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Logo of wjpsHomepageAbout JournalCurrent IssueArchiveSearchSend ArticleContact UsWorld Journal of Plastic Surgery
 
World J Plast Surg. 2017 January; 6(1): 40–47.
PMCID: PMC5339608

The Effect of Massage on Anticipatory Anxiety and Procedural Pain in Patients with Burn Injury

Abstract

BACKGROUND

Pain related to burn injuries is one of the most troublesome pain intensity. This study aimed to investigate the effect of massage on anticipatory anxiety, procedural pain intensity, vital signs and relaxation level of patients with burn injury.

METHODS

In this quasi-experimental study, through convenience sampling, 60 hospitalized adult burn patients were selected from a specialized burn and reconstructive hospital. Subjects were assigned to massage and control groups through simple randomization. Massage was offered by using non aromatic oil about 10-15 minutes before wound care on intact part of the body once a day for 20 minutes on patients’ bedside for 3 consecutive days. In the 3 days, the control group did not received any massage and were asked to stay at bed. Demographic and clinical characteristics and vital signs, Visual Analogue Scale and the Persian version of Burn Specific Pain Anxiety Scale were used to determine baseline and procedural pain, anxiety and relaxation levels and anticipatory anxiety.

RESULTS

No significant difference was noted between mean score of pain intensity, anxiety and relaxation level, and vital signs in massage and control groups after intervention following wound care. In massage and control groups, there was no significant differences between mean scores of anticipatory anxiety before and after intervention. There was no significant difference between the mean scores of anticipatory anxiety in massage and control groups after intervention prior wound care.

CONCLUSION

Massage was shown not to have any effect on anticipatory anxiety and procedural pain.

Key Words: Anticipatory anxiety, Burn, Massage, Pain

INTRODUCTION

Burn injury is a major cause of morbidity and mortality imposing a high cost in health care system. After burn injuries, patients encounter variety of painful procedures in the treatment course.1 For promoting healing, burn patients should have wound care, including removing dressing, cleaning the wound, debridement, applying antiseptic ointments and dressing again,2 while most patients report excruciating pain during this procedure.3 Patients describe procedural burn pain as scaring and they may have negative reactions to painful procedures.4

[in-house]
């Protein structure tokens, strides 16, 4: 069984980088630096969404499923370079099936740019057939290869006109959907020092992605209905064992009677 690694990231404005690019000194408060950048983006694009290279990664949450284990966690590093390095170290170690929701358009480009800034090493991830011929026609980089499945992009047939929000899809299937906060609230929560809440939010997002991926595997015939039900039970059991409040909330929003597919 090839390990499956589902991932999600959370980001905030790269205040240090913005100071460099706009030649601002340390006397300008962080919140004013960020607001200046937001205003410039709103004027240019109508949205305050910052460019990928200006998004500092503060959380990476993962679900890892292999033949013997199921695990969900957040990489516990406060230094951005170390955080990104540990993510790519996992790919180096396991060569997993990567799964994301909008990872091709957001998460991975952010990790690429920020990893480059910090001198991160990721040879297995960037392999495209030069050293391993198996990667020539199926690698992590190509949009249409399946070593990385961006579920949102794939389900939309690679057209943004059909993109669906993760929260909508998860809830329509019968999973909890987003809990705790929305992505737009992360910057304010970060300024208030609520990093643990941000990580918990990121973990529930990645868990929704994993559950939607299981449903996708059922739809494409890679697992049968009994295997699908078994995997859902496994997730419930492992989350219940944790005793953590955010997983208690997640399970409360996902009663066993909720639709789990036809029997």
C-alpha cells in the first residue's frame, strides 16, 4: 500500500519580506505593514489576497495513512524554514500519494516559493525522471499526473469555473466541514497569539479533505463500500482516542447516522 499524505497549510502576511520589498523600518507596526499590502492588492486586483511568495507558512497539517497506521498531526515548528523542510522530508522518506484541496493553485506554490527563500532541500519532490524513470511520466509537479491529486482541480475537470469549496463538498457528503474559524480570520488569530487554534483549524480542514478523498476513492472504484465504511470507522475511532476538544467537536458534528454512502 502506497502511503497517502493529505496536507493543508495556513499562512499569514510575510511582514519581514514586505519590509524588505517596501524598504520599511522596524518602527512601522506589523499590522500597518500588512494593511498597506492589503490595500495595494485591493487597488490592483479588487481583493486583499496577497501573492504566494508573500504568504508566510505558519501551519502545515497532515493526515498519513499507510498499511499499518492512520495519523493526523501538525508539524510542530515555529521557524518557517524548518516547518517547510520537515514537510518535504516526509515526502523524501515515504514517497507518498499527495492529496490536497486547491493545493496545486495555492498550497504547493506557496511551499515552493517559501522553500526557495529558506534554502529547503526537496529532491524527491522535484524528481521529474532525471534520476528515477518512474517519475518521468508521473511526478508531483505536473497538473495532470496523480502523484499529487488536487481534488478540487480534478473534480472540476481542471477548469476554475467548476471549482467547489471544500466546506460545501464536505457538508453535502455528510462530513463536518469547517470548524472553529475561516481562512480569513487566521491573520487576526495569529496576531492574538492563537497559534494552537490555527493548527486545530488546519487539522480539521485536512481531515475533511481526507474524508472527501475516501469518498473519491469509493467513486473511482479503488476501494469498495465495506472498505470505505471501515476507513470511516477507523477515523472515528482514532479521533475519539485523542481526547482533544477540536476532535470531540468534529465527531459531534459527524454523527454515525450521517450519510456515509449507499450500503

Also the anticipation of painful procedures can lead to anxiety and fear. Pain related to procedures and its anticipatory anxiety result in detrimental impact on patients including fears, post-traumatic stress, metabolic and immunologic disturbances,5 and sleep problems.6 Also it can interfere with their compliance and result in less trust to health care providers and not cooperating with them.1 Finally, it would cause delay in wound healing and recovery process. As a result, effective strategies should be considered for reducing anxiety, distress and pain related to burn wound care for improving the overall well-being of patients.

The primary choice of relieving pain and anxiety in burn patients are opioids. Repeated administration of opioids can result in tolerance and increasing doses of opioids should be done to achieve effective relief. Also it can result in physical dependence.7 Low doses of opioids are not effective and with higher doses, side effects become progressively troublesome. Complementary therapies may use in addition to analgesics to decrease procedural pain and its related anxiety.8

Massage is a common complementary therapy that often has been applied with inadequate evidence for its efficacy.9 It is a simple technique for managing pain through different ways, including induction of physical and psychological relaxation responses, increased blood flow and parasympathetic activity,10 releasing endorphins, decreasing inflammation, secretion of catecholamine, oxygen consumption, muscle spasm,11 closing the gate of pain,12 and promoting a feeling of well-being and receiving good care.13 Massage may improve the function of immune system too.14 Nurses should investigate the effects of different non-pharmacological interventions on pain.15 Further researches are necessary prior to massage become mainstream intervention for pain and anxiety relief.